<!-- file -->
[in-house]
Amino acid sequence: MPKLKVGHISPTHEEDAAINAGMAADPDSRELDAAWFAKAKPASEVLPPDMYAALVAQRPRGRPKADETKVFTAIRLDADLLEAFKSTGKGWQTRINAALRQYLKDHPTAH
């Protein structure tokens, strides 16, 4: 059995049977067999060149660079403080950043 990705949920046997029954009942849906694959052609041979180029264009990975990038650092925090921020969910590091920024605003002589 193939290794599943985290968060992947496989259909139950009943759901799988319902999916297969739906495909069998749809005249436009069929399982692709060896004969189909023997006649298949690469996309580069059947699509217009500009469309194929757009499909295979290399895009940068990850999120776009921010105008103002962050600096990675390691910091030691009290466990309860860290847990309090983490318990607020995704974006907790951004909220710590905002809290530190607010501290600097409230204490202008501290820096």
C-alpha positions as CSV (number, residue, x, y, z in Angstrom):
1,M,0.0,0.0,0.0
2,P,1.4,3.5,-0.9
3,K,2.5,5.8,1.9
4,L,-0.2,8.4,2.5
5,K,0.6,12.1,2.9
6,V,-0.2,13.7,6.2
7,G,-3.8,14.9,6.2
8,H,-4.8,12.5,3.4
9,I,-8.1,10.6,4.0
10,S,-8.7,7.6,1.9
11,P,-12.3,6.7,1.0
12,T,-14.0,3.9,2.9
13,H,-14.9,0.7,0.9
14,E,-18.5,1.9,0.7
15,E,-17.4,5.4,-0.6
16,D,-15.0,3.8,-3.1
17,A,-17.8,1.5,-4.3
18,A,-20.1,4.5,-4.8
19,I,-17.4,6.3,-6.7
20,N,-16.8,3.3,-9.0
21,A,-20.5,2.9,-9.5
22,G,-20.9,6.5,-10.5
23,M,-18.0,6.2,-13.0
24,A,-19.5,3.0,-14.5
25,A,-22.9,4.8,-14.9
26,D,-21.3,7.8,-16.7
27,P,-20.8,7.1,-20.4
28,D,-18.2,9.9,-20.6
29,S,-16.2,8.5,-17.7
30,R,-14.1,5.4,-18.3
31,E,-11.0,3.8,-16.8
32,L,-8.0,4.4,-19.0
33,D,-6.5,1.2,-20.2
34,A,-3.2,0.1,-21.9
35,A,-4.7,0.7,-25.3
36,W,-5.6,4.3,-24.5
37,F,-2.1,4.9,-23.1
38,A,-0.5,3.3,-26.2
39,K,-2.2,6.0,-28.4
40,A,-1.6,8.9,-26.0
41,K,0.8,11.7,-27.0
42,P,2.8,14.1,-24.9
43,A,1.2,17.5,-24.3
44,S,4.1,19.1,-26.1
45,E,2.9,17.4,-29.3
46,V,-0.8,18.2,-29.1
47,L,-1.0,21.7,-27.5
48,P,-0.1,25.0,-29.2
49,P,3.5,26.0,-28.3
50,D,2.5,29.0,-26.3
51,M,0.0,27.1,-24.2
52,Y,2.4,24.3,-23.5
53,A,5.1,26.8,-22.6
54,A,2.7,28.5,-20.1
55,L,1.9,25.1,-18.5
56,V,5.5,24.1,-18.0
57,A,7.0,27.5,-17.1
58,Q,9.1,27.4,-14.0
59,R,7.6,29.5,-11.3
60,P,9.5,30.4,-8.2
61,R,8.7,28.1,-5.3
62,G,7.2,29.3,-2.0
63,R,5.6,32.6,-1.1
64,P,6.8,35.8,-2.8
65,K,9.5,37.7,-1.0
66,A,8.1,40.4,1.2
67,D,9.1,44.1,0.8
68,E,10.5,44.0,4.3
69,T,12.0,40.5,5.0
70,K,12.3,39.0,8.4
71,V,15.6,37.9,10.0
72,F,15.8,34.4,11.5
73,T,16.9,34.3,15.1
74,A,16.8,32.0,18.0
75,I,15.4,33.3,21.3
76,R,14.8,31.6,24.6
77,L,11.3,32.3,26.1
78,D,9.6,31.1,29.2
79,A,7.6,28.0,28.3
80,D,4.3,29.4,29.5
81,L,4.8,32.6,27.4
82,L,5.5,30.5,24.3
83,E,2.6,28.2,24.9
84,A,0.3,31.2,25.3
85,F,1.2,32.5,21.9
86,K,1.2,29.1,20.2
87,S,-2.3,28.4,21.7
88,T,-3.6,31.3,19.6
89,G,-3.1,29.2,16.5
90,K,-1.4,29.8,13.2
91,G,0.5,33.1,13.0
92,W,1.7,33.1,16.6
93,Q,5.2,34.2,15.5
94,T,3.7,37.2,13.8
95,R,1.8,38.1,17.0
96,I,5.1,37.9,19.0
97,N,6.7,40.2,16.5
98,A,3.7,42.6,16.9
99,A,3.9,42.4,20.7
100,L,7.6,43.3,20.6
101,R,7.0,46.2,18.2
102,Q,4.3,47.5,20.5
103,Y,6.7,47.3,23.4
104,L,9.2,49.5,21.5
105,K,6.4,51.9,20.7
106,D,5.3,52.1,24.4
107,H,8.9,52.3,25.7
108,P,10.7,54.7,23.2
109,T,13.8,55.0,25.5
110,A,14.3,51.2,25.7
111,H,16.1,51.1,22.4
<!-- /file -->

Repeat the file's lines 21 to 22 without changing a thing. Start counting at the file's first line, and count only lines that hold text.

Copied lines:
17,A,-17.8,1.5,-4.3
18,A,-20.1,4.5,-4.8